FINAL PART OF A THREE-PART SERIES
4 July 2019
Given the potential effect on financial advisers’ businesses, there is great interest in the trends of philanthropy and social and impact investment and how different generations approach them. Differencescertainly exist, but what unites the generations is the motivation to make the world a better place.
In this, family values and ethics provide a continuum and, as has always been the case, personal life experiences contribute new energy to philanthropists’ efforts. The shifts between philanthropy and investment reflect the exploration of how best to effect the changes sought. We recently discussed philanthropy and investment trends among the next generation and millennials and the essential requirements when looking for advisers, with Natasha Mueller, an active impact investor, and Kydd Boyle, co-founder of Horizons (a social enterprise for future leaders).
Both emphasised that millennials wanted to go beyond a simple financial transaction or donation to worthy causes. Natasha states, “Next generations want to deploy more than their financial assets and to put their emotional, social and political capital to work as well. Next generations want to be a part of something and to join the movement of whatever focal cause they feel passionately about, so whereas previously wealth holders would write a cheque or transfer the funds, the trend I see most obviously in next generations is the deeper engagement and passion they direct to their philanthropy.
The choice of cause(s) to support goes beyond a gender divide and tends to be focussed on those problems that have had a personal impact or global problems that are difficult to solve, such as climate change.
There has been a recognition that philanthropy alone will not cure the world’s ills and that some of these global problems will require interventions and cooperation on an international basis. There has also been a growing sense that capitalism has lost its conscience and disquiet about income inequality, which is leading to a cultural and political shift. At the same time, the tools which philanthropists can use to focus their energy and passion have changed. The choice of cause(s) to support goes beyond a gender divide and tends to be focussed on those problems that have had personal impact or global problems that are difficult to solve, such as climate change.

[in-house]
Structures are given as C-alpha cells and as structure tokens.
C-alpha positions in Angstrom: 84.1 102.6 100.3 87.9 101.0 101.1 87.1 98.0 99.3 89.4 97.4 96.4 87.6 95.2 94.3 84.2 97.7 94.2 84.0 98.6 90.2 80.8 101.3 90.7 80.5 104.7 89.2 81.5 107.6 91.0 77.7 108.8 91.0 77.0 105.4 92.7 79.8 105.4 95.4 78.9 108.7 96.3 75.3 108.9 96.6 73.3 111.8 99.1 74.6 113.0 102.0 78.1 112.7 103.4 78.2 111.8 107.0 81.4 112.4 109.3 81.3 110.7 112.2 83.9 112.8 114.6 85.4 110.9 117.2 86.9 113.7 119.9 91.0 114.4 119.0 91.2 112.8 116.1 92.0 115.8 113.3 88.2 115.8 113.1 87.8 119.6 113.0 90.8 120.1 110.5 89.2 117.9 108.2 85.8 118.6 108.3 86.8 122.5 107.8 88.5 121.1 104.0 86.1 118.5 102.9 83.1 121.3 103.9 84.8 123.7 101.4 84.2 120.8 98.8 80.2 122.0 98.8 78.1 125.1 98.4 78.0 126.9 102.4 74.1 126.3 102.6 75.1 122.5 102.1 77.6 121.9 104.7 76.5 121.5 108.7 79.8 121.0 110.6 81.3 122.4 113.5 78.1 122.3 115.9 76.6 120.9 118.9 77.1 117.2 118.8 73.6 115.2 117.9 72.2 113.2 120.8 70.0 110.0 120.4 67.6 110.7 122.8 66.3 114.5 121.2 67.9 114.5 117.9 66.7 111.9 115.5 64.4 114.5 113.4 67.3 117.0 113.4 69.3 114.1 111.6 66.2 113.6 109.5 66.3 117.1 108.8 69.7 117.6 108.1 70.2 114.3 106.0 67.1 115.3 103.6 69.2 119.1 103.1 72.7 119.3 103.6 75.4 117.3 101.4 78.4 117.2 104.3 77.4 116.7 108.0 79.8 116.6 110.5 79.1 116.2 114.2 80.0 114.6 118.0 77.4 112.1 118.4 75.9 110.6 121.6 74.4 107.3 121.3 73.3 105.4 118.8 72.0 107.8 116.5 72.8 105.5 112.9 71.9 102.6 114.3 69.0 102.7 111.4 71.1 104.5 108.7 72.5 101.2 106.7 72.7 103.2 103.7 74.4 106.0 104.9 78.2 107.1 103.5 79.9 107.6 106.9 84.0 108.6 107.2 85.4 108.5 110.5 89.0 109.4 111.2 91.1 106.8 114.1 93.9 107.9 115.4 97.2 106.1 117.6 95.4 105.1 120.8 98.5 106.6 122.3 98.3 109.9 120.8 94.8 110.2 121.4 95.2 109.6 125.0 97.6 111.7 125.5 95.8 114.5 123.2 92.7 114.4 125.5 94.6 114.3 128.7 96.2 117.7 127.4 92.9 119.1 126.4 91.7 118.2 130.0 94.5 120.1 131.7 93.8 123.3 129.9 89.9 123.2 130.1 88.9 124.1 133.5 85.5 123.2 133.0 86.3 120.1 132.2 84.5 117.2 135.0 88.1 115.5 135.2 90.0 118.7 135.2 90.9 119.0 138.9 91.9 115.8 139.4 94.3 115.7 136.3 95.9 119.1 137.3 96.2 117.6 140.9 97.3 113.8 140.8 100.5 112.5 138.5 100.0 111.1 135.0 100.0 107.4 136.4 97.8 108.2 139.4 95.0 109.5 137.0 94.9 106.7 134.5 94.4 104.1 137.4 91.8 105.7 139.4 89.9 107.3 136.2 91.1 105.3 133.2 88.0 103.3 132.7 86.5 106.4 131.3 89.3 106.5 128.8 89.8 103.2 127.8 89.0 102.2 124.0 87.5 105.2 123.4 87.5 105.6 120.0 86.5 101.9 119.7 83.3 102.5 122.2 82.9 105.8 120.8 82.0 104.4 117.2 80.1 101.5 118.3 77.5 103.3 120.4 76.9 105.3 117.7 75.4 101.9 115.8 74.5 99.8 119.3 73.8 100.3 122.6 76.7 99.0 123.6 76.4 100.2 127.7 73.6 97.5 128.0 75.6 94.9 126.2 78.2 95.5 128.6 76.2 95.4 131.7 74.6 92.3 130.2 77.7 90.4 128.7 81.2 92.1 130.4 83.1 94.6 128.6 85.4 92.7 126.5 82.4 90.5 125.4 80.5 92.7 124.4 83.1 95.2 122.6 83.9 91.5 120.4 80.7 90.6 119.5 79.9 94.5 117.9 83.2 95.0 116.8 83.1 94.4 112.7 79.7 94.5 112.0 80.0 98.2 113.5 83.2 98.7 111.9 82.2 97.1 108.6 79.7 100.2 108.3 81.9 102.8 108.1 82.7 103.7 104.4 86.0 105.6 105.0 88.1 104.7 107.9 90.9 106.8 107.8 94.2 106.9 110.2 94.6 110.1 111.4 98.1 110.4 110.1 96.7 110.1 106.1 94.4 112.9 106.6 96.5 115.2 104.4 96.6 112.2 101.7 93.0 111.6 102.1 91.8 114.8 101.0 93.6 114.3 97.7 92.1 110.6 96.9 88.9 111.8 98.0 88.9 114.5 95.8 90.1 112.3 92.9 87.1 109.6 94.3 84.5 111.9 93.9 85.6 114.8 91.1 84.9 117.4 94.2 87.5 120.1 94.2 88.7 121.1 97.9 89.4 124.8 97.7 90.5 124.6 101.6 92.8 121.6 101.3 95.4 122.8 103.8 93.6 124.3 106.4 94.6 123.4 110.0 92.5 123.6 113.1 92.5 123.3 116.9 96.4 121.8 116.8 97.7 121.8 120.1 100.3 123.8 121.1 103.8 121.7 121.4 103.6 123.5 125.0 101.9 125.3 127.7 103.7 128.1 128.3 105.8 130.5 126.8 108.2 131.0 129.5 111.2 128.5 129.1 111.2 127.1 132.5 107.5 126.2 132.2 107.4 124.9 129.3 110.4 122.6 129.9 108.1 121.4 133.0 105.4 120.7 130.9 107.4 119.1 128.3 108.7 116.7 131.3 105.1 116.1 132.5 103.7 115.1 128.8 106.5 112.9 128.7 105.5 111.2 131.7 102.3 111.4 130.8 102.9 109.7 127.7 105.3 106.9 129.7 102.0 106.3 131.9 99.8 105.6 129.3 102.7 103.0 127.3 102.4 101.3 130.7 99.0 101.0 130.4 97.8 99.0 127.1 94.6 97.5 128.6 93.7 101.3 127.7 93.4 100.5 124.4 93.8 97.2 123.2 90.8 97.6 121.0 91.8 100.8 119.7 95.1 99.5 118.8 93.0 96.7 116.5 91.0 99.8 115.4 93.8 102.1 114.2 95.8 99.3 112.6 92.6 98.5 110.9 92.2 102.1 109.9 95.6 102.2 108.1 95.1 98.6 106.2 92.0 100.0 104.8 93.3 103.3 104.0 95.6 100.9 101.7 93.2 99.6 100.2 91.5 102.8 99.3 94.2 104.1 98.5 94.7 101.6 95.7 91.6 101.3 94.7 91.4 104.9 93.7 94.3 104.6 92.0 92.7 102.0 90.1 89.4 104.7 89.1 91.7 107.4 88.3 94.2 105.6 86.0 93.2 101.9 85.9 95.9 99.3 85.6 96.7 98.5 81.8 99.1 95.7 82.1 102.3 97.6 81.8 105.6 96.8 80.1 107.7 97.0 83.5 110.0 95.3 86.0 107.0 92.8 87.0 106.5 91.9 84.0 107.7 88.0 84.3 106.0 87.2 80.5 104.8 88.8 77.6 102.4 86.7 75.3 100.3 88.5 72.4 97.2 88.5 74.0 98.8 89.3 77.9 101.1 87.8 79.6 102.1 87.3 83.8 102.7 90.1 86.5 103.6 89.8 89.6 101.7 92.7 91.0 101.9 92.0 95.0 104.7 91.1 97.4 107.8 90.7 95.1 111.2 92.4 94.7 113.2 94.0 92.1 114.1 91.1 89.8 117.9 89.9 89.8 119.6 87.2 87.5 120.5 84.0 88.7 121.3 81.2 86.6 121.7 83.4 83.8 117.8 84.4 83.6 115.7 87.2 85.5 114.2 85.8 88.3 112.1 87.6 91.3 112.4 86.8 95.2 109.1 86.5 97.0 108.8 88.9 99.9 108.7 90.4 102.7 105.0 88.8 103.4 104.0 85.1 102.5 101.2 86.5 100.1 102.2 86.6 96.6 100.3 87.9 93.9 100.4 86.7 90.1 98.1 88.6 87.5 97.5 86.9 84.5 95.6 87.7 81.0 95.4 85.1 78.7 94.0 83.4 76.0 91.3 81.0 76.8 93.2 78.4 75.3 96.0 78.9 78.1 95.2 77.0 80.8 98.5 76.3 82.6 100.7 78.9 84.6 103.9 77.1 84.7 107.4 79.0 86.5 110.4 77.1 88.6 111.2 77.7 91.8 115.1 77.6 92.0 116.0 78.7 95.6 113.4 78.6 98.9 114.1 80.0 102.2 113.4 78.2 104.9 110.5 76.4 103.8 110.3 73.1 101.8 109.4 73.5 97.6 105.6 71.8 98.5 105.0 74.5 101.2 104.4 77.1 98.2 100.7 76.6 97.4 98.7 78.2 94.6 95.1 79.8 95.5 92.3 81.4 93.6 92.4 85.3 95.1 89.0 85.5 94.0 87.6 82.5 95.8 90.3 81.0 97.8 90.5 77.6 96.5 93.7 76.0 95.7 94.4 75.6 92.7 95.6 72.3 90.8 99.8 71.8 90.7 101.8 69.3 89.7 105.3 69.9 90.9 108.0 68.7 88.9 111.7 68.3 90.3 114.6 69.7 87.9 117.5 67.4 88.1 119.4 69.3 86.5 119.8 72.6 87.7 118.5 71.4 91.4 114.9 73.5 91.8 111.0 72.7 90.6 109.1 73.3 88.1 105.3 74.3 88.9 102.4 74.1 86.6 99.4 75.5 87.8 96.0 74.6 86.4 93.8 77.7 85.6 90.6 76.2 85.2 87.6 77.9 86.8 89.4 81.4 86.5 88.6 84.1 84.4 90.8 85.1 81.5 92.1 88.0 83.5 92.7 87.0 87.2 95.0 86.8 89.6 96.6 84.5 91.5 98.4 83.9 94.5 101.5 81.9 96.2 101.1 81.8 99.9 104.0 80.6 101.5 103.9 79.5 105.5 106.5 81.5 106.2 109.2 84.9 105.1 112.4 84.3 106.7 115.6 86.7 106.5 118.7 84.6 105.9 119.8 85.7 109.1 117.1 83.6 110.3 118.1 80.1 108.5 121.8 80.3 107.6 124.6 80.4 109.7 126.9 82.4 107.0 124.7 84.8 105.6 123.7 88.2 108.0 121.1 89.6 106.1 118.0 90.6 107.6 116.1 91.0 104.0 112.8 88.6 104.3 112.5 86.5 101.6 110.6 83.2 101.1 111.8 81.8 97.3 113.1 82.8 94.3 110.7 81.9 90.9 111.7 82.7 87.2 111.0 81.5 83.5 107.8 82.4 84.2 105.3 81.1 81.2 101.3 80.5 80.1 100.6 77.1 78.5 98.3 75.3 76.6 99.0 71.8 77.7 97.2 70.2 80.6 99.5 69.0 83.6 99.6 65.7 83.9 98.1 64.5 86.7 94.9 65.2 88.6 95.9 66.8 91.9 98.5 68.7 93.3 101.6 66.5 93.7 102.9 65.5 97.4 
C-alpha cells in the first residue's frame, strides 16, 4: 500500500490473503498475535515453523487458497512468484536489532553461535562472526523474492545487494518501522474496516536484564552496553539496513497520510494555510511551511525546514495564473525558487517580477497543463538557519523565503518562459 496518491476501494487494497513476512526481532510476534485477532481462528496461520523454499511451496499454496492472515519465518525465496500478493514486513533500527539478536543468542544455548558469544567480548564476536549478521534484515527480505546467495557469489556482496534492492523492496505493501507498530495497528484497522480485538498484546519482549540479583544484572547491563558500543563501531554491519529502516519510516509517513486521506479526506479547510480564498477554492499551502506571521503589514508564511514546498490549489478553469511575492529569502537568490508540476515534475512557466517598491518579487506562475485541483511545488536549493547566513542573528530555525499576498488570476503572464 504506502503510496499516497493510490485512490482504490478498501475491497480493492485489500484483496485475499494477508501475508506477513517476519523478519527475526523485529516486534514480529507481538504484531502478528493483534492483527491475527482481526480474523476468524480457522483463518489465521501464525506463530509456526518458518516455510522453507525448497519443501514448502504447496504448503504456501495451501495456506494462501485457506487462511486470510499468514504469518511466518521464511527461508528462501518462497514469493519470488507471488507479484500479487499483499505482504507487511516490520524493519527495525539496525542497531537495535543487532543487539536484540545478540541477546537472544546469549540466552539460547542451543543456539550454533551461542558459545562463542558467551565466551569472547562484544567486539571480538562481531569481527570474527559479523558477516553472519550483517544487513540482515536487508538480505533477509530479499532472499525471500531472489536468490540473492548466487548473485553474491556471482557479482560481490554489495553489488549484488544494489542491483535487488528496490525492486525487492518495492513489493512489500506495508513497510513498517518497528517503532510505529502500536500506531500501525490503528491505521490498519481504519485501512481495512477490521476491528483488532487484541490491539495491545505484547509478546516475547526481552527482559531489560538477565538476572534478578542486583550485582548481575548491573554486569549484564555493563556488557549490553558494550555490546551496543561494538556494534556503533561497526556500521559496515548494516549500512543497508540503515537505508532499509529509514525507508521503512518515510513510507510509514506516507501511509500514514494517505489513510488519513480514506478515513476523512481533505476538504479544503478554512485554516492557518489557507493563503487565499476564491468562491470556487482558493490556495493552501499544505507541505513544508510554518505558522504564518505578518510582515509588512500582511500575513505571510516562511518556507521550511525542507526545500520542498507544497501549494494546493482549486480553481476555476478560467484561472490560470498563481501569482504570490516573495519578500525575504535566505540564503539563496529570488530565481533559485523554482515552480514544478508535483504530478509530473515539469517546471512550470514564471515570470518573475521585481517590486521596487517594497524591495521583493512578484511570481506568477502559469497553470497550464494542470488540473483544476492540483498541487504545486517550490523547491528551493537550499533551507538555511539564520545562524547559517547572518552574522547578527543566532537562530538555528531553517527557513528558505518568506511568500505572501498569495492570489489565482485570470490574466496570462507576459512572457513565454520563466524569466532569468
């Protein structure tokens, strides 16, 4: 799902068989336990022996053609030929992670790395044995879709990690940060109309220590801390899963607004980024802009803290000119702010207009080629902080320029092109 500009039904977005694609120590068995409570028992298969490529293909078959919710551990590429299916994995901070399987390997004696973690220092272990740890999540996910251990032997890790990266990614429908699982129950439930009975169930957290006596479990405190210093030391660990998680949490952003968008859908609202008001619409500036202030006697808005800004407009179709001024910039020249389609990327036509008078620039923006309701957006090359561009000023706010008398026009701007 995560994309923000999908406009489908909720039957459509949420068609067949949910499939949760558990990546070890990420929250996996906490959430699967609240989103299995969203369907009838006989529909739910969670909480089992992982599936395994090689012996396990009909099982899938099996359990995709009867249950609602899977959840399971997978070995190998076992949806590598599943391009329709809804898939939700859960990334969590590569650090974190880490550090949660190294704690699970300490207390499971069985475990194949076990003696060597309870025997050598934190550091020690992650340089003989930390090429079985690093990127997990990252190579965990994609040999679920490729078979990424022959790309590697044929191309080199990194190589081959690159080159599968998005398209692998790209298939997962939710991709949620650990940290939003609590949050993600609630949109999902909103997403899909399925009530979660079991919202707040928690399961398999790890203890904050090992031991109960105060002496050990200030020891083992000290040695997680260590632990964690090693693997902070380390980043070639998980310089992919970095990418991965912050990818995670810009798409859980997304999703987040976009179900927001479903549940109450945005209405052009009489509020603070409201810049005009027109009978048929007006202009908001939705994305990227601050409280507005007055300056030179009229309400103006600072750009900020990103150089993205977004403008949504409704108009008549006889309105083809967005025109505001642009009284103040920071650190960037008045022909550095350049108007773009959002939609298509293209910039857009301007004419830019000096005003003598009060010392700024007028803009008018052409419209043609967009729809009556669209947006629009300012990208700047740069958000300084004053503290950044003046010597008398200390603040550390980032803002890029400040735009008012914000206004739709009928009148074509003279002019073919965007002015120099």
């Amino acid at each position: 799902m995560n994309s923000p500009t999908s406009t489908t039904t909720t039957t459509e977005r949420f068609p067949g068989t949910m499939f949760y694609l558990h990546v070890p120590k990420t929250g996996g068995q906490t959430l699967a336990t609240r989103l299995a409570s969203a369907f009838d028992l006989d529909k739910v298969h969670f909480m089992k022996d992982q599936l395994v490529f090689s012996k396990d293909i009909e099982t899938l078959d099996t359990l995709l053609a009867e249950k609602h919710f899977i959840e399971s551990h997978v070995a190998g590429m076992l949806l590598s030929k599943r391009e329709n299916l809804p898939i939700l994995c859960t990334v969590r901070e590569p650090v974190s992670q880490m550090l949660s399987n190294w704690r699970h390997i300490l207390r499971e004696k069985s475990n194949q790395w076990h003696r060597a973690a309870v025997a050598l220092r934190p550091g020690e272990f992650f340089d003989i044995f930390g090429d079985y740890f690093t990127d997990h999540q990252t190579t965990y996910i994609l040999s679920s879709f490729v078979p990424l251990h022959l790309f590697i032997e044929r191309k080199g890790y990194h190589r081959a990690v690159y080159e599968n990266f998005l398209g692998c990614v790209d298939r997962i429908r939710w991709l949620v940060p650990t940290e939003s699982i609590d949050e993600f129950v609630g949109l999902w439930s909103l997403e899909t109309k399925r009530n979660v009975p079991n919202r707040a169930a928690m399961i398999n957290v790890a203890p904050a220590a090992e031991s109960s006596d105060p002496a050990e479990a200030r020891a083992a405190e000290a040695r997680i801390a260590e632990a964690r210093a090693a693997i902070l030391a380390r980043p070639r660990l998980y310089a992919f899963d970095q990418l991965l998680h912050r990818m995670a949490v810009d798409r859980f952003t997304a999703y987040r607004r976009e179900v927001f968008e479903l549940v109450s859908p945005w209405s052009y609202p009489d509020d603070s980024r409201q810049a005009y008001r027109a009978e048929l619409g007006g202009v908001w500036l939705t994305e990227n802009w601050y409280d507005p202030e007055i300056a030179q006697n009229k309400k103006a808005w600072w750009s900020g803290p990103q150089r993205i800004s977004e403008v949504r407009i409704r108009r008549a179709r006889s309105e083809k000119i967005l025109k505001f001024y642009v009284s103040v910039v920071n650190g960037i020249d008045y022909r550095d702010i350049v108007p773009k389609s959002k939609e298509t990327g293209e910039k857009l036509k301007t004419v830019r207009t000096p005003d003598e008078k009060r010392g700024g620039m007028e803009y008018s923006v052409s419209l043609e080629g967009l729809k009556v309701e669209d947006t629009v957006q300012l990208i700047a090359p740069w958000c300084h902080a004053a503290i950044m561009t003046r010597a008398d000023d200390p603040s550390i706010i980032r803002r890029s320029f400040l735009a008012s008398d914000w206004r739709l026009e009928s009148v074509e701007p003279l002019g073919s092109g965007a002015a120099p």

Technology and the emergence of social media have provided a more accessible platform to promote causes and influence or pressure policymakers and legislators. Kydd observes, “Millennials, who have been lucky enough to earn or inherit significant wealth, have been impacted by campaigns such as the ALS Ice Bucket Challenge (raising awareness and money for motor neurone disease) and inherently understand the power of social media. Harnessing this power means that it costs less to launch and maintain a campaign now than it would have done in, say, the 1980s. It is therefore unsurprising that we have seen the rise of a range of campaigns such as #1millionchildren initiative or Unite for Mental Health.” When it comes to using their wealth, millennials are concerned about making their money go further and are interested in finding sustainable interventions and solutions. In philanthropy, we see this reflected in a desire to learn about a topic and understand the issues in order to direct effort and resources as effectively as possible.